Efforts are being made to call the protest movement back to its original character as a nonviolent effort at long-term civic reform and national moral renewal. Major-Archbishop Sviatoslav Shevchuk of the Ukrainian Greek Catholic Church issued an eloquent video plea for nonviolence and a resistance strategy of living in the truth (even as the former rector of the Church’s Ukrainian Catholic University was being hauled into court on bogus traffic-violation charges and students at the university were being called in for questioning by the internal security forces). Ukrainian Orthodox patriarch Filaret warned, in a statement today, that “society is on the verge of civil war,” issued an appeal to all Ukrainians to act responsibly, and warned President Yanukoych away from “the path of force,” bluntly telling him that “as you have the most power and authority in the country, so the measure of your accountability in the highest.” Ukrainian protesters in Lviv and Ivano-Frankivsk have blocked the transit of internal security forces to Kiev and have been asked by some of those internal security forces to keep up their blockade, as at least some of the internal security forces don’t want to be part of the brutality. Yet while all this is going on, the situation is being made even more difficult by Russian foreign minister Sergey Lavrov’s comments blaming the violence over the weekend on the United States and suggesting that the Putin regime in Russia would be willing to help calm things down in Ukraine — an offer that only underscores the exceptionally high geopolitical stakes in this increasingly grim situation.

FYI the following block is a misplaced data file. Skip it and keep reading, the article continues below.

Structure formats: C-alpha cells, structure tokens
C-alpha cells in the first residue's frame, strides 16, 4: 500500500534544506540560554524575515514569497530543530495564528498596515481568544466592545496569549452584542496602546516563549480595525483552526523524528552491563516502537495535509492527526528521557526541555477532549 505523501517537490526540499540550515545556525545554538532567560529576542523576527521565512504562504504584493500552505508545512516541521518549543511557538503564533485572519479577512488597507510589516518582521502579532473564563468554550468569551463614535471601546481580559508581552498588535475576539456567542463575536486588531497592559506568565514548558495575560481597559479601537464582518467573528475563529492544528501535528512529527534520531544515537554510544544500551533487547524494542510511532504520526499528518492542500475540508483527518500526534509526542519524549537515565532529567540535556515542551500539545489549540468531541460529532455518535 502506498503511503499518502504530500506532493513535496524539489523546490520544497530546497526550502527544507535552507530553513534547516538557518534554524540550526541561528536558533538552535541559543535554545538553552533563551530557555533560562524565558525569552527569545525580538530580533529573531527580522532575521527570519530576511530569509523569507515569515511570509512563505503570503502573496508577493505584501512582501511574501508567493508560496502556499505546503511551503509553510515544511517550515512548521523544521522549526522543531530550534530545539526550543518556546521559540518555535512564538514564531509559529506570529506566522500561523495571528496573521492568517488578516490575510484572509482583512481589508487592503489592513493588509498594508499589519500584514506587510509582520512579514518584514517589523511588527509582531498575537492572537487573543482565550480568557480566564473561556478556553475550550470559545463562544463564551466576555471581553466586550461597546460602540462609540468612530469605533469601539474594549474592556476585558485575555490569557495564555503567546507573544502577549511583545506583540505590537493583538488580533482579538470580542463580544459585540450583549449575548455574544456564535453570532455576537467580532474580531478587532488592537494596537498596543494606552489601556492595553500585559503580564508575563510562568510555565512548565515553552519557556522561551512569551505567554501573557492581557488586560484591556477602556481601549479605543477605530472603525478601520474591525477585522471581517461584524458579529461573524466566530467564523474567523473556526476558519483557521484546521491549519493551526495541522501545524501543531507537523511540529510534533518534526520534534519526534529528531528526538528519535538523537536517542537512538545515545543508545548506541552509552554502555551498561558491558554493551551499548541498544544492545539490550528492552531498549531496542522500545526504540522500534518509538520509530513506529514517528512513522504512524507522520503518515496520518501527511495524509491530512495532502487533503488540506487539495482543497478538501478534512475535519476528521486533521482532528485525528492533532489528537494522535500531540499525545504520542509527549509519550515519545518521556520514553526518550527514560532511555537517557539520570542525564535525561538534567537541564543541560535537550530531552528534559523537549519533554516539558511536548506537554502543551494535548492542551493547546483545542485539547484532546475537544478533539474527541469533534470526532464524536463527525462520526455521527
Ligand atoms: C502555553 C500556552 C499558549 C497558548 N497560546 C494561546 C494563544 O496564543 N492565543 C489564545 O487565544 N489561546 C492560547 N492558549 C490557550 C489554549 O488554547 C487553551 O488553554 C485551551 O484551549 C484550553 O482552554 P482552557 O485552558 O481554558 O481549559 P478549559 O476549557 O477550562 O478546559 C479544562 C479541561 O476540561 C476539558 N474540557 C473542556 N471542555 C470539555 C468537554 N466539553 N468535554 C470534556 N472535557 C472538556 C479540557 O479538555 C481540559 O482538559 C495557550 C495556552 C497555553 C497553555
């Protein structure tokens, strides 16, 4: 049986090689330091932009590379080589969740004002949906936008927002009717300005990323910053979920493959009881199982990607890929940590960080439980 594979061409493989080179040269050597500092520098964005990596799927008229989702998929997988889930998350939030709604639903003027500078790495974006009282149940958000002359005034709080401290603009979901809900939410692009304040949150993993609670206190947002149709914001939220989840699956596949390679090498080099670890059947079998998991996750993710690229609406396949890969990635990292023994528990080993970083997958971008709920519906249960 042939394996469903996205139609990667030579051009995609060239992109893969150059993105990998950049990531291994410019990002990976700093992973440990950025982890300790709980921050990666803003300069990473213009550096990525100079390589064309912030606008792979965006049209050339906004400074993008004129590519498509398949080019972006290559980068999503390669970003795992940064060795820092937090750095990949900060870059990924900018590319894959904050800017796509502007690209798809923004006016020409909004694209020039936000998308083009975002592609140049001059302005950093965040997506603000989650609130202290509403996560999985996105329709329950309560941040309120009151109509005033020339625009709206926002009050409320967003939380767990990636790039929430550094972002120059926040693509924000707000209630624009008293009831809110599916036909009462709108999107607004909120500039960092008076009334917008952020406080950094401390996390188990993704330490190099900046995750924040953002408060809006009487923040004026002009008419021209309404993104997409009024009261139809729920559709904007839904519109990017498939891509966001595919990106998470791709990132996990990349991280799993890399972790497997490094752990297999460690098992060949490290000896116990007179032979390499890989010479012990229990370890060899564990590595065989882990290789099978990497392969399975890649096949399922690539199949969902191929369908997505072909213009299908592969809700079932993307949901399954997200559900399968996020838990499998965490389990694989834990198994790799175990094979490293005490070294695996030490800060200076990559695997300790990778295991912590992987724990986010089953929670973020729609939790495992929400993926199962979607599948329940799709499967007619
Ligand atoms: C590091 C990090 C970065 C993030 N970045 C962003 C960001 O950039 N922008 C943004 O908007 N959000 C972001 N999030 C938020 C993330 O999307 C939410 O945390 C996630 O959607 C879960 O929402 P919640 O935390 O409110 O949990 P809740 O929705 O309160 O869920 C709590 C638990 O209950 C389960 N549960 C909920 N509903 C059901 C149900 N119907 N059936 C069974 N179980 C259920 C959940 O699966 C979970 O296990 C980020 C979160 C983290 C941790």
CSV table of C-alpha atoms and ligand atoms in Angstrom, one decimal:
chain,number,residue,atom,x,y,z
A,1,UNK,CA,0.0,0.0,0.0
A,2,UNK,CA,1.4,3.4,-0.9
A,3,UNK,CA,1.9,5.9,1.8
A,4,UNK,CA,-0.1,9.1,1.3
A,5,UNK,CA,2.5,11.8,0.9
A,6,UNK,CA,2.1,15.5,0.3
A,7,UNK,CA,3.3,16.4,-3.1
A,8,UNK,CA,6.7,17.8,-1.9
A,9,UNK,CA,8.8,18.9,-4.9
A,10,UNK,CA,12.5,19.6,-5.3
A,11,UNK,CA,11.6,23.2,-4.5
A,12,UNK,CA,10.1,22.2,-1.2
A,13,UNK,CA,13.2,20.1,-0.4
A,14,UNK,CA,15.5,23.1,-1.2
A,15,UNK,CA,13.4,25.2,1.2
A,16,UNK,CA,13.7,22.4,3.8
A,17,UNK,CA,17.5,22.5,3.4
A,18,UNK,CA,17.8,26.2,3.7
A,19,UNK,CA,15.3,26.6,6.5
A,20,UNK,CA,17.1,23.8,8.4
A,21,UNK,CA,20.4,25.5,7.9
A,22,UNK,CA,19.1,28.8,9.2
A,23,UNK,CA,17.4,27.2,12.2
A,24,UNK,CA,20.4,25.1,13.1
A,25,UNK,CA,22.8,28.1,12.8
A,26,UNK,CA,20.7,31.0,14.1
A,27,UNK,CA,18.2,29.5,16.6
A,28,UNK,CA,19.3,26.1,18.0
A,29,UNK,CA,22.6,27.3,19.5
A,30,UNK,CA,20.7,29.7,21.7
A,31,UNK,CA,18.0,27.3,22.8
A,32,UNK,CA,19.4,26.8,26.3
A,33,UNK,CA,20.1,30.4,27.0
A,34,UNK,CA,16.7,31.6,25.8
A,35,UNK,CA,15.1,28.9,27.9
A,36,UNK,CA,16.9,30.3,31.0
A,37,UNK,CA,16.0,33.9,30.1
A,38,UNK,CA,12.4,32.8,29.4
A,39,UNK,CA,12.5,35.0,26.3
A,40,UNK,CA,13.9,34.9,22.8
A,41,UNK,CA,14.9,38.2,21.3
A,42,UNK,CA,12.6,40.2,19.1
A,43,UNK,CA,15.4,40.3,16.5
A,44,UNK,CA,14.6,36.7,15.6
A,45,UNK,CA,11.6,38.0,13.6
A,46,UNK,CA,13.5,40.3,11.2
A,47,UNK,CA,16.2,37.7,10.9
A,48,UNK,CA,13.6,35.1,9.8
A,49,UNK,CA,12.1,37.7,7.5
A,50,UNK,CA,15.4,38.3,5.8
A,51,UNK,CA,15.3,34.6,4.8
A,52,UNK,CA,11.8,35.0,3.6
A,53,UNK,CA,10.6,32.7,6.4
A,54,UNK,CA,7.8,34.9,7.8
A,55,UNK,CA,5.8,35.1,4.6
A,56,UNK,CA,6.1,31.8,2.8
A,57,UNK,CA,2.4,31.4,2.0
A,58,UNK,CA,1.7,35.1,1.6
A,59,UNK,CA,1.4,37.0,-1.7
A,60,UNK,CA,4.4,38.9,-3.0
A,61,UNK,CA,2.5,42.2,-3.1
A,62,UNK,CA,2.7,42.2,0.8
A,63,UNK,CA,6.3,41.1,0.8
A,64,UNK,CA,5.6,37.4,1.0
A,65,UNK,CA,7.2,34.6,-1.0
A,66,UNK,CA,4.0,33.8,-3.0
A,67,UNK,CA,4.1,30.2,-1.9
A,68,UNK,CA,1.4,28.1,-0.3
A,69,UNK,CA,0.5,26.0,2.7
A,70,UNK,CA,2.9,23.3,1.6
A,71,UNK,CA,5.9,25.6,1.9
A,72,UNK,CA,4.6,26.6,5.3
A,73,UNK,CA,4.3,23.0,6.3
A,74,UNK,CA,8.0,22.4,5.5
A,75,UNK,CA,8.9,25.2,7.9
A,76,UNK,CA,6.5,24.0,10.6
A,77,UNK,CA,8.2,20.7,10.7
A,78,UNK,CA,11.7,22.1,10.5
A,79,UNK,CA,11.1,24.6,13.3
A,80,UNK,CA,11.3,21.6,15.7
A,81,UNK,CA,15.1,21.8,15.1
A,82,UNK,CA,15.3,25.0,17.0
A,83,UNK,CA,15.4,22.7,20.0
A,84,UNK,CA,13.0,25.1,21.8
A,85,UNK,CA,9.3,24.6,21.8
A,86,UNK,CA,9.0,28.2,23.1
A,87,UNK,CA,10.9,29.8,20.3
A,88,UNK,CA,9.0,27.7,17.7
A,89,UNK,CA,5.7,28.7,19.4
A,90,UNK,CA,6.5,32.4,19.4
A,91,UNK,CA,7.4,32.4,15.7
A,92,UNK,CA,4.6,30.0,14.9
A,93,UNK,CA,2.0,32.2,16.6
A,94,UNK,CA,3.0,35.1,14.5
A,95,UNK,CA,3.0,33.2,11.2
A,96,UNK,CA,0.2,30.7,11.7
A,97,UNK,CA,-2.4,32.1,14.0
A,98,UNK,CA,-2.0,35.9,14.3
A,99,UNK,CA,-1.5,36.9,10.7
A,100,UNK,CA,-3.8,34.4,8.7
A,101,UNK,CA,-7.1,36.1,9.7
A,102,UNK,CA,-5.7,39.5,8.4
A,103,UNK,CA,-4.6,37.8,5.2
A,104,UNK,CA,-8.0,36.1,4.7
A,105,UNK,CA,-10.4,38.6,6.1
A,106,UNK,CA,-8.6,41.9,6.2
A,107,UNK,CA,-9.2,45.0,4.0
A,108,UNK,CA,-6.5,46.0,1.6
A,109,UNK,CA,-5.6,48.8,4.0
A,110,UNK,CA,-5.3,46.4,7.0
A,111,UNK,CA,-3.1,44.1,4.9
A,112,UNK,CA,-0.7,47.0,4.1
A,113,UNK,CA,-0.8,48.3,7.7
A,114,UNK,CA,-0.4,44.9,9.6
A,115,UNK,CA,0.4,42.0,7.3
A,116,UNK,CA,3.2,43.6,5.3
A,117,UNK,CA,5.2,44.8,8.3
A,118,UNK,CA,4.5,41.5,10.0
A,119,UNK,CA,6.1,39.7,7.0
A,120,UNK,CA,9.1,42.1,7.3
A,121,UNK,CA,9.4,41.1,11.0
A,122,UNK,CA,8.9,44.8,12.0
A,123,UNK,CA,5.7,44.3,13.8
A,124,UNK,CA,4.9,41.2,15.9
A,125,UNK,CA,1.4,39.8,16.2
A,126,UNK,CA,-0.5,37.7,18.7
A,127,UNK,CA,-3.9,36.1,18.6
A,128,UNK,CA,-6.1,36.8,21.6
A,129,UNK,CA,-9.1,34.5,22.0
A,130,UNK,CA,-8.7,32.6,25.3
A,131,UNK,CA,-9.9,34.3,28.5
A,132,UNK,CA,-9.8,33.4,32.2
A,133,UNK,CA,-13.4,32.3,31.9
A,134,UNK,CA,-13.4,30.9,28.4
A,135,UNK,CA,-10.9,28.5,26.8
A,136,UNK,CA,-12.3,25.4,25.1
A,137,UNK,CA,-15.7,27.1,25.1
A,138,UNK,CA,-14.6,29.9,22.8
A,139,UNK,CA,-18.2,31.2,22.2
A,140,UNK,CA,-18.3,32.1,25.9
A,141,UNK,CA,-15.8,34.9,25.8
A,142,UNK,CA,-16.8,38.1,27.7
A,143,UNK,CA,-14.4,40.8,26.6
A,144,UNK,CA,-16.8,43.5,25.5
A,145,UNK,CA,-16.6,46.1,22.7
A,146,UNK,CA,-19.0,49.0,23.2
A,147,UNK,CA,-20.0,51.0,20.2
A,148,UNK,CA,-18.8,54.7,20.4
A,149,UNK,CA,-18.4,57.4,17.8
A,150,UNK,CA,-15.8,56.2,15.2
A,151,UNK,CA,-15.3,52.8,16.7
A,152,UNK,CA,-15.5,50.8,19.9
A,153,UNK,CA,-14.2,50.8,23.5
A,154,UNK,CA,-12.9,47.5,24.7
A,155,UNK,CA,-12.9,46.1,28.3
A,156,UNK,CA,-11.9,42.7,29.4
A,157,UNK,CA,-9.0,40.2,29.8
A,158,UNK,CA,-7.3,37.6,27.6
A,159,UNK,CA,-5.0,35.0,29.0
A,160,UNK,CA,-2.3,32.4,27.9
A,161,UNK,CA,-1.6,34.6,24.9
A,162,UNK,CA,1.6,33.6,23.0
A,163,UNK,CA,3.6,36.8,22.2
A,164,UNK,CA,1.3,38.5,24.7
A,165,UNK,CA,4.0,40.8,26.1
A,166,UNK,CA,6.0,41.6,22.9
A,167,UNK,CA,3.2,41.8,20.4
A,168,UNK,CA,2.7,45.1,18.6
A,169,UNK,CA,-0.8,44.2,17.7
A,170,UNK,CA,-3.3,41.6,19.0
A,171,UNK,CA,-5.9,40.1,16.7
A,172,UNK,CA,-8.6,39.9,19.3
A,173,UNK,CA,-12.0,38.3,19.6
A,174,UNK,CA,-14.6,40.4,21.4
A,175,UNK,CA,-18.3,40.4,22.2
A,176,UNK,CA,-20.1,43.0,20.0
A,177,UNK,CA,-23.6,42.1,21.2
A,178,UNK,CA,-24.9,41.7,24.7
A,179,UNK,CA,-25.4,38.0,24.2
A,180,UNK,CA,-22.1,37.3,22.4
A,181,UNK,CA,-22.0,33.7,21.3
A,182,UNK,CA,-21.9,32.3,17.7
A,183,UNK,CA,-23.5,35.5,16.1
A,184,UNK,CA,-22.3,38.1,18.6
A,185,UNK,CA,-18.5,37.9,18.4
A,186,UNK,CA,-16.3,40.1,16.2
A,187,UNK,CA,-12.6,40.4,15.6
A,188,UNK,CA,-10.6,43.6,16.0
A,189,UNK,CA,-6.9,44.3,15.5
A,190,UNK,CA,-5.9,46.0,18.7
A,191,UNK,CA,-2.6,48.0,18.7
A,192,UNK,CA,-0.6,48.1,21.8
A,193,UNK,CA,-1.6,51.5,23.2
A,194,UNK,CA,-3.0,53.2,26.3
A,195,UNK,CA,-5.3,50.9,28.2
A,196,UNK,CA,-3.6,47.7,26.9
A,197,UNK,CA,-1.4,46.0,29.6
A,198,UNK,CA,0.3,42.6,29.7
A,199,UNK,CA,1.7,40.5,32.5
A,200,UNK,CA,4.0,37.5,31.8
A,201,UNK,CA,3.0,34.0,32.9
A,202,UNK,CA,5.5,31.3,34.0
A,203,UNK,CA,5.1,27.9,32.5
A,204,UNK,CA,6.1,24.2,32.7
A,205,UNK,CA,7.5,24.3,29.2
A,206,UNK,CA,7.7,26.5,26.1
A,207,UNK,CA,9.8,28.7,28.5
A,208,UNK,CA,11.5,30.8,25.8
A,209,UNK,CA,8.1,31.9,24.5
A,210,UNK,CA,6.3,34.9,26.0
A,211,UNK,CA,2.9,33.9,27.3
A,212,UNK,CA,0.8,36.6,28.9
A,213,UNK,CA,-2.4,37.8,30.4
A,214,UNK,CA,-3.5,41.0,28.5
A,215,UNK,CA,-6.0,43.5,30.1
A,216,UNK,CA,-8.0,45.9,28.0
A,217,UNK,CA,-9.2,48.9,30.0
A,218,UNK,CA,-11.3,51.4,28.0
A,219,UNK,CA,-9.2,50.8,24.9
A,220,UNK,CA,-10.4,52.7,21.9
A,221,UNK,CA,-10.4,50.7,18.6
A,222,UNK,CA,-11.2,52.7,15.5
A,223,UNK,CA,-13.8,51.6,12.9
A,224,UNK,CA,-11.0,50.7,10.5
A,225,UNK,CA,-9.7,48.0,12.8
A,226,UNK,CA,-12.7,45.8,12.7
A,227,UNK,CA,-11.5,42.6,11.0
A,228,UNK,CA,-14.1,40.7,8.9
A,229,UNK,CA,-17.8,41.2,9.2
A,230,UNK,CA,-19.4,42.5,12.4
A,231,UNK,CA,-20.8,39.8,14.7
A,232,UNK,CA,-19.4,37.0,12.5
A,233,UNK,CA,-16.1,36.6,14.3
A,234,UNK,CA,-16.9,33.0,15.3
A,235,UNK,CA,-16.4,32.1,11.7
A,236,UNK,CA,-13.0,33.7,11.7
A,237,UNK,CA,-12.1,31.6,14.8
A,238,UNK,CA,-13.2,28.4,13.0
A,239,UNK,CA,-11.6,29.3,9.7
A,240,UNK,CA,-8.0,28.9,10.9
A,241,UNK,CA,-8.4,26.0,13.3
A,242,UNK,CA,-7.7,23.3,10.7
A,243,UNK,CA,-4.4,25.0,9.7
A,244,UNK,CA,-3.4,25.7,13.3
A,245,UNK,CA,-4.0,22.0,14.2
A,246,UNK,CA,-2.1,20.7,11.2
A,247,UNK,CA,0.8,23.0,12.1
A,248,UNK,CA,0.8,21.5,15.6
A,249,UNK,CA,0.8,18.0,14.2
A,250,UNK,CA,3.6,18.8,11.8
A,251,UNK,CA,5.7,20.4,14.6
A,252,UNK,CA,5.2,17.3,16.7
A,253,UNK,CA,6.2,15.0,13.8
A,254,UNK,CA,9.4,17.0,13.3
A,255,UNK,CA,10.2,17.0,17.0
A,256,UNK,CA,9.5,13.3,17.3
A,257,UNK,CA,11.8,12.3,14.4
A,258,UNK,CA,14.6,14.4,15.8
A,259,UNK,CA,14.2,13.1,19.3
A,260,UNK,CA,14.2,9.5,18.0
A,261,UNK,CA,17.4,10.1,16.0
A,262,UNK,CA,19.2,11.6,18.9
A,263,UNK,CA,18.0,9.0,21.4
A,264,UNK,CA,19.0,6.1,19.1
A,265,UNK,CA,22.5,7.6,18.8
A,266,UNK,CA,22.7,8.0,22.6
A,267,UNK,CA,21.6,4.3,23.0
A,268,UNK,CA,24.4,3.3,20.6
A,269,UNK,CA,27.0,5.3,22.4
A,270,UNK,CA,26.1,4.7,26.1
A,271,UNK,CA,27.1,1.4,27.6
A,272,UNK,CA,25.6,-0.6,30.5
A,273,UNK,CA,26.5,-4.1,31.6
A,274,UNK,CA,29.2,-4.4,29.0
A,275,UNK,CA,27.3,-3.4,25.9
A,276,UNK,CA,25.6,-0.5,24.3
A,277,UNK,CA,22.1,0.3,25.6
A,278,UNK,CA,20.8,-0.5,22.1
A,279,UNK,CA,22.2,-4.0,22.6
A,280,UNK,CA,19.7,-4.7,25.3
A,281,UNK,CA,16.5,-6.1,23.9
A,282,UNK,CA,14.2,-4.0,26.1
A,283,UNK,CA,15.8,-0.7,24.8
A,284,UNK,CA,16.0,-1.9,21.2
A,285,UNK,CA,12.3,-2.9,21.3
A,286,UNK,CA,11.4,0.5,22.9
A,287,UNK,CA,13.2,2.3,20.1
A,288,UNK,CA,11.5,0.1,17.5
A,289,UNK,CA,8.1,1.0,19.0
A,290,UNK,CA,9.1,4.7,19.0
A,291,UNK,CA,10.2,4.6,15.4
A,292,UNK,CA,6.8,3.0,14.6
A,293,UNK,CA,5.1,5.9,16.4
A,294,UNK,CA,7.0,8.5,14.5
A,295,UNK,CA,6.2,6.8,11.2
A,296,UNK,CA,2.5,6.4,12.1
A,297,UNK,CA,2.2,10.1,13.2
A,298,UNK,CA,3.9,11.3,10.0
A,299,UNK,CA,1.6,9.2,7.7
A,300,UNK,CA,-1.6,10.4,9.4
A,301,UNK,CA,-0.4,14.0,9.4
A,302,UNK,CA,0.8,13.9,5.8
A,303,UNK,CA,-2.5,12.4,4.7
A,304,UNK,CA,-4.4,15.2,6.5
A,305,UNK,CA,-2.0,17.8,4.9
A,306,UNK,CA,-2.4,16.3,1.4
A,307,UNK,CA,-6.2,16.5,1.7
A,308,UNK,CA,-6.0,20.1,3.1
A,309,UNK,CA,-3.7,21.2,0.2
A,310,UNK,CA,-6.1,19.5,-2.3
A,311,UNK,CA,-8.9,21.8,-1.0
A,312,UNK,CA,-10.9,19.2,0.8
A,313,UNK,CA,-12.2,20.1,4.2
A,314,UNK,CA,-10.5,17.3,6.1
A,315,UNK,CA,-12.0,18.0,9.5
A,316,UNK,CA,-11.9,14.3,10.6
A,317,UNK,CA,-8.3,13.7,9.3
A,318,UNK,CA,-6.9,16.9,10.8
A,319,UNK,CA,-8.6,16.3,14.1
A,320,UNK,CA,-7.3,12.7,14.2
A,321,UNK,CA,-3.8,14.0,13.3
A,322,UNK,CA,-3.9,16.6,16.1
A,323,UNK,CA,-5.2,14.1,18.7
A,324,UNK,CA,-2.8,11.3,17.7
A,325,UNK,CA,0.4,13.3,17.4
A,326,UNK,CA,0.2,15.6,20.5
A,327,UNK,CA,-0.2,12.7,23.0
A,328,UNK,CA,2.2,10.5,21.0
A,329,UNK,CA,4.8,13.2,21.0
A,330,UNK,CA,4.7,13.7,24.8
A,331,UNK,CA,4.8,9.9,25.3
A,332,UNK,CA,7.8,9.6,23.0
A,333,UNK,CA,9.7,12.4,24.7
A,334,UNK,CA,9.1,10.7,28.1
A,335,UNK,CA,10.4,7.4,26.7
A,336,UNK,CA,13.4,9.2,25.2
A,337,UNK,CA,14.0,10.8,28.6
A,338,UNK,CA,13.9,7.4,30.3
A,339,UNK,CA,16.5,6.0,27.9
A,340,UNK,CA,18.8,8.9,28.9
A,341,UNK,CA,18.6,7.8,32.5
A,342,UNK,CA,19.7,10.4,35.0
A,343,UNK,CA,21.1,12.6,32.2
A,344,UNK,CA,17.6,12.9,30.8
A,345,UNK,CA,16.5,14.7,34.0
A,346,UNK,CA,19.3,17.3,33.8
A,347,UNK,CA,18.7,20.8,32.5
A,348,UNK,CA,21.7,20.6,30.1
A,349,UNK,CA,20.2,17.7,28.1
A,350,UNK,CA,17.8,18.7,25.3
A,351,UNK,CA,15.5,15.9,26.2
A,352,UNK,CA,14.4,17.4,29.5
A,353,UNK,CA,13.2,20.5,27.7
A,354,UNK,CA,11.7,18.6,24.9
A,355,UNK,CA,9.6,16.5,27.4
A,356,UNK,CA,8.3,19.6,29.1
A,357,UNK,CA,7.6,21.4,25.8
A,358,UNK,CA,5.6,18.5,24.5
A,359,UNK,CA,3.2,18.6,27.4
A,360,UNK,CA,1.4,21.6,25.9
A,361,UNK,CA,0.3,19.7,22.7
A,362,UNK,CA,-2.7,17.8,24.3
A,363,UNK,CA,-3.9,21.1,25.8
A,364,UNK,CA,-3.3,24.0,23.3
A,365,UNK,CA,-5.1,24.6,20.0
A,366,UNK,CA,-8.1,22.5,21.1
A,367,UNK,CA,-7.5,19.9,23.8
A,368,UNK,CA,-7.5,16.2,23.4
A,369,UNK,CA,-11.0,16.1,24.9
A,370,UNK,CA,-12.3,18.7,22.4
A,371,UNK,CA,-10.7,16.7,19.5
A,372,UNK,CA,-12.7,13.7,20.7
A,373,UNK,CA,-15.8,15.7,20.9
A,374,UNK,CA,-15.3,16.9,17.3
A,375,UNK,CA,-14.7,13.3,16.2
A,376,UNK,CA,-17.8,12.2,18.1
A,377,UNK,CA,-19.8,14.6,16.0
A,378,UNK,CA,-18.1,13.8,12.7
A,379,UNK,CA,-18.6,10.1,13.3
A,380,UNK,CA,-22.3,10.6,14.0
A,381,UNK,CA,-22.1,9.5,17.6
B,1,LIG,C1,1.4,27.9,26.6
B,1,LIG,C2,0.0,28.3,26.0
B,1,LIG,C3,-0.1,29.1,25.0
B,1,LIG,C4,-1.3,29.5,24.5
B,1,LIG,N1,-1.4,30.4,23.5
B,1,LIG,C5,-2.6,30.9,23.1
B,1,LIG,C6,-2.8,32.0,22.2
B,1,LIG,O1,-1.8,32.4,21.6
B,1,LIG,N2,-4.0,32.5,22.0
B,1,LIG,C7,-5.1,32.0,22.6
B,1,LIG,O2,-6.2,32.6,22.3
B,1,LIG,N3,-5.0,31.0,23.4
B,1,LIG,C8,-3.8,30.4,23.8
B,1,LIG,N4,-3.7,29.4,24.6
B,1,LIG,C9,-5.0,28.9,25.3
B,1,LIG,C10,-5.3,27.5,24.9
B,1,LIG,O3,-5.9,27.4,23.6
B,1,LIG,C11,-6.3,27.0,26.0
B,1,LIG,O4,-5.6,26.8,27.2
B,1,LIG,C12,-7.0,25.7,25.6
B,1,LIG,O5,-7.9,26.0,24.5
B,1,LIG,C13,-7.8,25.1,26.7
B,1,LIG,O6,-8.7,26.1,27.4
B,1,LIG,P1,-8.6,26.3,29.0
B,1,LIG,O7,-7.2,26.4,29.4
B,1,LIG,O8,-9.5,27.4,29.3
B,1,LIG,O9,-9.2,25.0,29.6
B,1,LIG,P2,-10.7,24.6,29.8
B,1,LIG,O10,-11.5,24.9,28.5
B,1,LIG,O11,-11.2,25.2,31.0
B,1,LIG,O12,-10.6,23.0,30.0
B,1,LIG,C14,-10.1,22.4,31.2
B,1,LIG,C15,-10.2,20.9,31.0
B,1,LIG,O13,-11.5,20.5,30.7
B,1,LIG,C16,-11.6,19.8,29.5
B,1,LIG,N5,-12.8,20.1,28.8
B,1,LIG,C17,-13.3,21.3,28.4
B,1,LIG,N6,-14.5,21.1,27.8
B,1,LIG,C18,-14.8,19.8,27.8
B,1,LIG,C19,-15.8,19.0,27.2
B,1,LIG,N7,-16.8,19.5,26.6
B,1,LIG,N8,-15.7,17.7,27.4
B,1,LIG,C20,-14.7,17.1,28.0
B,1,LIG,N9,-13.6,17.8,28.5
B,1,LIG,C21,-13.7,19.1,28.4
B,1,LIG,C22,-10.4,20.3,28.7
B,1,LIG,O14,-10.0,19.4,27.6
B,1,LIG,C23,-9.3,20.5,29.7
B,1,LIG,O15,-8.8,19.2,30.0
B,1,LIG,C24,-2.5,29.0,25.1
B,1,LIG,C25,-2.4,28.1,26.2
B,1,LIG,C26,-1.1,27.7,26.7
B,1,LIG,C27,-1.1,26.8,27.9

Some observers have suggested that efforts should be made to peel the major Ukrainian oligarchs away from the Yanukovych regime, thus weakening its financial and political power base and making the regime more amenable to a national round table that would consider the country’s future. Yet the oligarchs, to date, have been far more part of the problem than components of any possible solution. One, Victor Pinchuk, is a major beneficiary of the new economic deals that Yanukovych has made with Putin’s Russia. (Or do we now say, simply, Putin, he being Russia?) Another, Dmytro Firtash, has let his communications empire become a virtual mouthpiece for the Yanukovych regime in recent weeks, although his media outlets honestly reported the early weeks of the EuroMaidan movement. But the spin today on the television outlets Firtash controls is one reason that the south and east of Ukraine are not being informed of what is really going on in the rest of the country. The oligarchs would have to make real sacrifices to be part of any coalition capable of wrestling Yanukovych to a serious national round table, and there is little public evidence to date that they are willing to take those risks and make those sacrifices; if that could change, so might much else.